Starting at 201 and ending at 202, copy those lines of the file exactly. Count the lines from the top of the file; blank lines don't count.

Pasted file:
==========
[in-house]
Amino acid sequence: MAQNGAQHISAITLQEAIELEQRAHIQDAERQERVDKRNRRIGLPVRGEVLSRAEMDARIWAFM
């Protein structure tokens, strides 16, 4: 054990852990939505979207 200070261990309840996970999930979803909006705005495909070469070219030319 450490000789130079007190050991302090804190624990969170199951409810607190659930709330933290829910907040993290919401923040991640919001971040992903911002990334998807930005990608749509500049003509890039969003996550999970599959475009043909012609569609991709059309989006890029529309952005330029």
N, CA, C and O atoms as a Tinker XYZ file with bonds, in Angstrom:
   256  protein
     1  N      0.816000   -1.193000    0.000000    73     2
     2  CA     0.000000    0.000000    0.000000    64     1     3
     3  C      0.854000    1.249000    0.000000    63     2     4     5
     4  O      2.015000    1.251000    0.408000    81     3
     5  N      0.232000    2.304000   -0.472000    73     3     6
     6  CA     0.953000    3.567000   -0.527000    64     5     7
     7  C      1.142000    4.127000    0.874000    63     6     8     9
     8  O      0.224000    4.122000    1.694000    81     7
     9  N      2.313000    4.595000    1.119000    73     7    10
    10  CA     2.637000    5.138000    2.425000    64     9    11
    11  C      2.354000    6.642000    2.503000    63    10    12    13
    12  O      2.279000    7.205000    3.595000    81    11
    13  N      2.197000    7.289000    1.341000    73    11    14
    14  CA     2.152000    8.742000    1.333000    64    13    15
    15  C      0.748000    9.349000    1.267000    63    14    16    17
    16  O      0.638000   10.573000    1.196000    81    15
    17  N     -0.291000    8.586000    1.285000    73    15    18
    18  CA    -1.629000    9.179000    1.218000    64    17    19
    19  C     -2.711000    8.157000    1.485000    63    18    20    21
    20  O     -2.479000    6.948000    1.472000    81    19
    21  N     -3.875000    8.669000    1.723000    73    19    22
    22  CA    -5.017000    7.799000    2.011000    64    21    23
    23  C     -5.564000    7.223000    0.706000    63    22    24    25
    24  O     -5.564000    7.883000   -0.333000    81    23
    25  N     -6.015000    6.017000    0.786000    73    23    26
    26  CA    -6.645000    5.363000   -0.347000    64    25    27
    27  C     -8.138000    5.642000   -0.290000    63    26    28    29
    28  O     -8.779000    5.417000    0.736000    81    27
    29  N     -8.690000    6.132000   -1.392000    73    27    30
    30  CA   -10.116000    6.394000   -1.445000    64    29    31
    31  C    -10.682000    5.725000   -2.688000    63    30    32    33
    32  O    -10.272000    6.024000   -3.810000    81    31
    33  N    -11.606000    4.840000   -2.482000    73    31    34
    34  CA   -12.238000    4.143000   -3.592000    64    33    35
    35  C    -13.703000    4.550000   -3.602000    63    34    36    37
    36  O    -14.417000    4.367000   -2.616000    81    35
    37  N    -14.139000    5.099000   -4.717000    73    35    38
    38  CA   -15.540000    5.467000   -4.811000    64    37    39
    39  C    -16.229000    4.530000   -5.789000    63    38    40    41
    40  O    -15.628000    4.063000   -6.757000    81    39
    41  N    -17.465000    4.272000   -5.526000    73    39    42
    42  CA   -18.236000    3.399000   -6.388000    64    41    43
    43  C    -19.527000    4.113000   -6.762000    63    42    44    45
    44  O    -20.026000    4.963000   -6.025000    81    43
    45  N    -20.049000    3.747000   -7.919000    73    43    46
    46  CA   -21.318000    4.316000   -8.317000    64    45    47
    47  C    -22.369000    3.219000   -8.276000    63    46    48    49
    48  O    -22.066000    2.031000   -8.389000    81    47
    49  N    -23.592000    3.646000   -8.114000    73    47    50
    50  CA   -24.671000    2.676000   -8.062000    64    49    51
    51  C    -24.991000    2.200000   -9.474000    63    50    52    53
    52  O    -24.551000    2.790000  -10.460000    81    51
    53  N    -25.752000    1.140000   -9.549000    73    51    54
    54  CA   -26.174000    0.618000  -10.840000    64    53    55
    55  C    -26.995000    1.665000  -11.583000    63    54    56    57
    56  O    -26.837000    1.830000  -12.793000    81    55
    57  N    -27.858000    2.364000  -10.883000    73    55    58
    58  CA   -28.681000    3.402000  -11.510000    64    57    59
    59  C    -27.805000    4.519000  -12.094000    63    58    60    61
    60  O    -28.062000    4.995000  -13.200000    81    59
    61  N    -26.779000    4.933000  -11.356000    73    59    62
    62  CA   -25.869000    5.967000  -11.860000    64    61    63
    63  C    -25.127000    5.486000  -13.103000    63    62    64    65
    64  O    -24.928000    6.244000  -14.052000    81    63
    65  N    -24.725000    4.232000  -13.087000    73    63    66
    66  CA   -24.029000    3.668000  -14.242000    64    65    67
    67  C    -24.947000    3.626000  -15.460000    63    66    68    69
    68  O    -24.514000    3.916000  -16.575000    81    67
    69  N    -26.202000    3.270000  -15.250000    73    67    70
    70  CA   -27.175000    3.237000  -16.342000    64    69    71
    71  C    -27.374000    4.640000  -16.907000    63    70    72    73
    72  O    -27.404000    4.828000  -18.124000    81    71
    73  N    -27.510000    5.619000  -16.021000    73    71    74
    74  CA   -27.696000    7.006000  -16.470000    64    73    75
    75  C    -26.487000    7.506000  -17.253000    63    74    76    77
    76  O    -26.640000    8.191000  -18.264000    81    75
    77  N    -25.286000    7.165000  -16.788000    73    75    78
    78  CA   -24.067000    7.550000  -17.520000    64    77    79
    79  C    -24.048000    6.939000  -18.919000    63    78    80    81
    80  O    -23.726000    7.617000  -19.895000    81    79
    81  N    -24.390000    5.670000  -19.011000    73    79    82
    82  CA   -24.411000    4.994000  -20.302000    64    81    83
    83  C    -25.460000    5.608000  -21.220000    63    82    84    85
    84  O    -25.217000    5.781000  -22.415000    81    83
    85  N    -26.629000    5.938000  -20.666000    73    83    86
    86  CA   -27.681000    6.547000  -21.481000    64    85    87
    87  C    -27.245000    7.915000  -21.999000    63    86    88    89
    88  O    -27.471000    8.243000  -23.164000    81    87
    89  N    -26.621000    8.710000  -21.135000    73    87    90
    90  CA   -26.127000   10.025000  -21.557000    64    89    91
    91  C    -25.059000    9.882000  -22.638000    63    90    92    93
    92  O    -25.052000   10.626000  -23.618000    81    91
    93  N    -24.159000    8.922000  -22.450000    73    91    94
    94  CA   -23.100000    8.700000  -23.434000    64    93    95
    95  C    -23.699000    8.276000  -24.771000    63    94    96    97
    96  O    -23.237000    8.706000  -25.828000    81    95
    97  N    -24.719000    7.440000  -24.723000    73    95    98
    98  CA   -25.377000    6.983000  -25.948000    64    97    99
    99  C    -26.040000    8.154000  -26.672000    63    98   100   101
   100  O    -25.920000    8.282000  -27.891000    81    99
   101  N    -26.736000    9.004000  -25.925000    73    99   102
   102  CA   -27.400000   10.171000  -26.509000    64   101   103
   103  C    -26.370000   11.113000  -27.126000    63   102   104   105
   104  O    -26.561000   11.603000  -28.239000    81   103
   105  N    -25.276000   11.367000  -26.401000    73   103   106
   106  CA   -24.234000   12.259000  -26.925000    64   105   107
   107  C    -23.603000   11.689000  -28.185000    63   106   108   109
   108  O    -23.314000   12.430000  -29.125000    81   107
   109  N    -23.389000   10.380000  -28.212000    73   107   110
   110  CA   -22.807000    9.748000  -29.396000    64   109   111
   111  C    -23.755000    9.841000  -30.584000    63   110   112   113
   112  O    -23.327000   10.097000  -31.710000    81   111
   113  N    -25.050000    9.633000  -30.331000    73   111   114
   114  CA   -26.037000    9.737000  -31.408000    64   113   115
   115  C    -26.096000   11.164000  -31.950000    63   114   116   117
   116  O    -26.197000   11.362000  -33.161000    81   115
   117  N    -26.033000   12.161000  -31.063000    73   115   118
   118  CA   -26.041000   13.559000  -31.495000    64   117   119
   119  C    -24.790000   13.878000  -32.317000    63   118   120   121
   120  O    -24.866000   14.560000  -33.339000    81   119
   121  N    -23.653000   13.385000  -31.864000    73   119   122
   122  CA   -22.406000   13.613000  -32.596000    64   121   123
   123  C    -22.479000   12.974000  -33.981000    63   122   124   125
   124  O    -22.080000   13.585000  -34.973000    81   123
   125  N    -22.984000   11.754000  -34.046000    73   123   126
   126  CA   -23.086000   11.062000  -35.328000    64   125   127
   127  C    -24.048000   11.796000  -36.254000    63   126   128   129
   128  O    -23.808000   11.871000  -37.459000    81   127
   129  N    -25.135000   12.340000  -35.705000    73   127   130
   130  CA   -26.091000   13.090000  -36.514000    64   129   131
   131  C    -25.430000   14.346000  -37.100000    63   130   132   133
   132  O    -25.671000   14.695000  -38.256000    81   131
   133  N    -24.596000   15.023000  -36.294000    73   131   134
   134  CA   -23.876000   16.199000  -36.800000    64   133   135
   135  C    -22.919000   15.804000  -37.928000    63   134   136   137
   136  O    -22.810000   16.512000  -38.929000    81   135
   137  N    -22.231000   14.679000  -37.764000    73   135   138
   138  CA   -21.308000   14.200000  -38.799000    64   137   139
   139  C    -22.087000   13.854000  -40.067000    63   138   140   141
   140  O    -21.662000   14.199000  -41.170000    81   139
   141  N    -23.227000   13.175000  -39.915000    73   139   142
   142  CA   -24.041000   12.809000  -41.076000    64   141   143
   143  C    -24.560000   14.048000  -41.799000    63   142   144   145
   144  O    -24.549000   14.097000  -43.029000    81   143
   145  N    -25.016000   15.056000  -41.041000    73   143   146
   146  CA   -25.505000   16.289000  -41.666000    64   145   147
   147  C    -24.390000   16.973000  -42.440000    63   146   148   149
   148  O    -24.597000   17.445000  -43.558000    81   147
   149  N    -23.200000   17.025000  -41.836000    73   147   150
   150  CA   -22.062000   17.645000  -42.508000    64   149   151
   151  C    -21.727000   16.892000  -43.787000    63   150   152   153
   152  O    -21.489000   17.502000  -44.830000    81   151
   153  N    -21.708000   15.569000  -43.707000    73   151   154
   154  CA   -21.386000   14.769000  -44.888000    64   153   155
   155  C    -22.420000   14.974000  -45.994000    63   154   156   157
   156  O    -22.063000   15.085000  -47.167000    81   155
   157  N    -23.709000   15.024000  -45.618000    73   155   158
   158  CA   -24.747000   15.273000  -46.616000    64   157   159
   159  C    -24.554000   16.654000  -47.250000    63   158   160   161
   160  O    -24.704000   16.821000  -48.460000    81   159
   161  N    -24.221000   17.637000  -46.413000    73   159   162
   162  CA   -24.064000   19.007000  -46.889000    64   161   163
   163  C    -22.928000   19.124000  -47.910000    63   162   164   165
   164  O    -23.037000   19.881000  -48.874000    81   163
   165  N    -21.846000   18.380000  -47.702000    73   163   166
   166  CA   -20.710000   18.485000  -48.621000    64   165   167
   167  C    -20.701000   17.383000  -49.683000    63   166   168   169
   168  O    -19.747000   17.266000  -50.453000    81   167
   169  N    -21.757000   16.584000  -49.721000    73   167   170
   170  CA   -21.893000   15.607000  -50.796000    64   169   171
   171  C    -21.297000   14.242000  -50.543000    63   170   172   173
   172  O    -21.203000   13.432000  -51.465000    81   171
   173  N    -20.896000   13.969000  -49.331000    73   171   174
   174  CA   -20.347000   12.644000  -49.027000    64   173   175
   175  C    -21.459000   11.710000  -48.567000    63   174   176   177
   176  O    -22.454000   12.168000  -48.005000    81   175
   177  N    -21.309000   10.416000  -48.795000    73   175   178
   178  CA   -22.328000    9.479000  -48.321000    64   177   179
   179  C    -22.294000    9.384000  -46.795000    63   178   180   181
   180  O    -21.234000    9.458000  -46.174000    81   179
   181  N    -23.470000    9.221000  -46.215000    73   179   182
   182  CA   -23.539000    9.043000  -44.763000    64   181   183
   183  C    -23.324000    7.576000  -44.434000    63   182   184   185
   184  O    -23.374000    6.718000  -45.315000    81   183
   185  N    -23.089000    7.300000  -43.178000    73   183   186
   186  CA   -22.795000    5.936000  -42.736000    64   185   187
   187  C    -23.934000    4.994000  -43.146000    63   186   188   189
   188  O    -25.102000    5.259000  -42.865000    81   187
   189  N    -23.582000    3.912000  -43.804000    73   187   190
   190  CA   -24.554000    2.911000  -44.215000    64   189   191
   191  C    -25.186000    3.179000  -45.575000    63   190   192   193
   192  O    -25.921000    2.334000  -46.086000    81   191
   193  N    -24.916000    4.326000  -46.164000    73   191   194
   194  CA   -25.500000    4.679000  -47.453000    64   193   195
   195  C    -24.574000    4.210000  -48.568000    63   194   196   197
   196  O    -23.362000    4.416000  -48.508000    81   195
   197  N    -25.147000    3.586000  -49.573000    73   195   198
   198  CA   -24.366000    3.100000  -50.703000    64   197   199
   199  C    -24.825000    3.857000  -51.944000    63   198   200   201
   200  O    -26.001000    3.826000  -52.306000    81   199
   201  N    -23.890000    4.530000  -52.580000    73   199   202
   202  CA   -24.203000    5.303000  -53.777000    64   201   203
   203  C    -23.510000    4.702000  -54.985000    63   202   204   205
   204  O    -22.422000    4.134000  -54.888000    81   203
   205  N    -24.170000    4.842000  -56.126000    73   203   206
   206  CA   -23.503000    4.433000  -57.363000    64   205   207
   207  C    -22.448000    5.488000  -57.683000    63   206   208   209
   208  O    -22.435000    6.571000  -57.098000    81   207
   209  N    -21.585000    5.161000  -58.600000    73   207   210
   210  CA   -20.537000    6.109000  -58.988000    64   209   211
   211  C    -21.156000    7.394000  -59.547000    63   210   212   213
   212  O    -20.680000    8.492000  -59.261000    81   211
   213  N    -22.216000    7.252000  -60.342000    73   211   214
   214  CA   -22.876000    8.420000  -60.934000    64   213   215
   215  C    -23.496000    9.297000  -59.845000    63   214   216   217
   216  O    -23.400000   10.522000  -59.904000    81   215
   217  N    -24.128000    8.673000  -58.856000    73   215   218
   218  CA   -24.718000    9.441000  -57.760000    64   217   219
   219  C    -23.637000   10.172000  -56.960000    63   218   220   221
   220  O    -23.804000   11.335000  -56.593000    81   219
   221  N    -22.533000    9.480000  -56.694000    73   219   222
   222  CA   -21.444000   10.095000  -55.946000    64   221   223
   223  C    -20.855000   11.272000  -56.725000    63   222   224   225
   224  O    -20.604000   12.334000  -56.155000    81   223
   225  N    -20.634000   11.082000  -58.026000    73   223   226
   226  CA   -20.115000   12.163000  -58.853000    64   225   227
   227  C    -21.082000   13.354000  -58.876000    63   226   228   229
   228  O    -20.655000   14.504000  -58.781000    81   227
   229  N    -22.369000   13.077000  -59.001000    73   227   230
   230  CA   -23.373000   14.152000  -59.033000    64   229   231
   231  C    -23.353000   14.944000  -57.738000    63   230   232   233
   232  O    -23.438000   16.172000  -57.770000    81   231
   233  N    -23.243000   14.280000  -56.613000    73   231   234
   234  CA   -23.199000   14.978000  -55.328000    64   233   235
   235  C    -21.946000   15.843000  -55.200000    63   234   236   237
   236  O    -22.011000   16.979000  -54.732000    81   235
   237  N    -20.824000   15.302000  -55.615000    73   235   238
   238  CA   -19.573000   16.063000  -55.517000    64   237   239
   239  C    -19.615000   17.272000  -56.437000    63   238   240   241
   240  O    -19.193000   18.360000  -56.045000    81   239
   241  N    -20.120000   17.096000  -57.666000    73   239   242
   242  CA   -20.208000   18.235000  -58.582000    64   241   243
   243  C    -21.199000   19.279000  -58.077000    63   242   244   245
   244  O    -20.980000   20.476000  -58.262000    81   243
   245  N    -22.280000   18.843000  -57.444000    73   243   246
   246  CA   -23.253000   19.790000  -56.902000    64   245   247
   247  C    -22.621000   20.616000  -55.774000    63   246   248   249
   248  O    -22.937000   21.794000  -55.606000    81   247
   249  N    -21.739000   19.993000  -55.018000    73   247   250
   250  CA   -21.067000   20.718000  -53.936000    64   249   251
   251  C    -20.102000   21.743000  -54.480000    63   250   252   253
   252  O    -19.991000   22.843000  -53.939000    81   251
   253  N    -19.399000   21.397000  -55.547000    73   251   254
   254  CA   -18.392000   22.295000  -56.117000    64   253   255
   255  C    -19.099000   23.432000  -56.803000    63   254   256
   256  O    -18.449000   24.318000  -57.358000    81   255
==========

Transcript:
   196  O    -23.362000    4.416000  -48.508000    81   195
   197  N    -25.147000    3.586000  -49.573000    73   195   198